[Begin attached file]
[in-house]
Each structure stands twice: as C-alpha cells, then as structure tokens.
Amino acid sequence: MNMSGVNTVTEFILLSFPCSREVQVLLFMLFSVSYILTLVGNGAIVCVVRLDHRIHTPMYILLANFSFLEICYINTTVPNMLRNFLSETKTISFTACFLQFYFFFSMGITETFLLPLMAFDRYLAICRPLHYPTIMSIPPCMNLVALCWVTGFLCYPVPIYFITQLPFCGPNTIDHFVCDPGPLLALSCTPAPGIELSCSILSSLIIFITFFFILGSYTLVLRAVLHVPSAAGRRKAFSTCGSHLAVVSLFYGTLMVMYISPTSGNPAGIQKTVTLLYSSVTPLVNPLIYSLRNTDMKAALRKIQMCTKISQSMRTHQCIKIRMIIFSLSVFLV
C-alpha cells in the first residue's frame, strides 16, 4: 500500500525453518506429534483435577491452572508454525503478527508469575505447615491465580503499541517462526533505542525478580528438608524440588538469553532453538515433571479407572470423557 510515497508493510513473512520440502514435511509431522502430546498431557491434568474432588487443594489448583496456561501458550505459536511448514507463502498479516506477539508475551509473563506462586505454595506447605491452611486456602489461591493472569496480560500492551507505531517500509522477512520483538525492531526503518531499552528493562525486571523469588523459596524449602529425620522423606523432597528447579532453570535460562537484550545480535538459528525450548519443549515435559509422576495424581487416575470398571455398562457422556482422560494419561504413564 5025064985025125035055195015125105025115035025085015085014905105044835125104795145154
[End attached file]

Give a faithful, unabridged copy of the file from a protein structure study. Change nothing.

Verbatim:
[in-house]
Each structure stands twice: as C-alpha cells, then as structure tokens.
Amino acid sequence: MNMSGVNTVTEFILLSFPCSREVQVLLFMLFSVSYILTLVGNGAIVCVVRLDHRIHTPMYILLANFSFLEICYINTTVPNMLRNFLSETKTISFTACFLQFYFFFSMGITETFLLPLMAFDRYLAICRPLHYPTIMSIPPCMNLVALCWVTGFLCYPVPIYFITQLPFCGPNTIDHFVCDPGPLLALSCTPAPGIELSCSILSSLIIFITFFFILGSYTLVLRAVLHVPSAAGRRKAFSTCGSHLAVVSLFYGTLMVMYISPTSGNPAGIQKTVTLLYSSVTPLVNPLIYSLRNTDMKAALRKIQMCTKISQSMRTHQCIKIRMIIFSLSVFLV
C-alpha cells in the first residue's frame, strides 16, 4: 500500500525453518506429534483435577491452572508454525503478527508469575505447615491465580503499541517462526533505542525478580528438608524440588538469553532453538515433571479407572470423557 510515497508493510513473512520440502514435511509431522502430546498431557491434568474432588487443594489448583496456561501458550505459536511448514507463502498479516506477539508475551509473563506462586505454595506447605491452611486456602489461591493472569496480560500492551507505531517500509522477512520483538525492531526503518531499552528493562525486571523469588523459596524449602529425620522423606523432597528447579532453570535460562537484550545480535538459528525450548519443549515435559509422576495424581487416575470398571455398562457422556482422560494419561504413564 5025064985025125035055195015125105025115035025085015085014905105044835125104795145154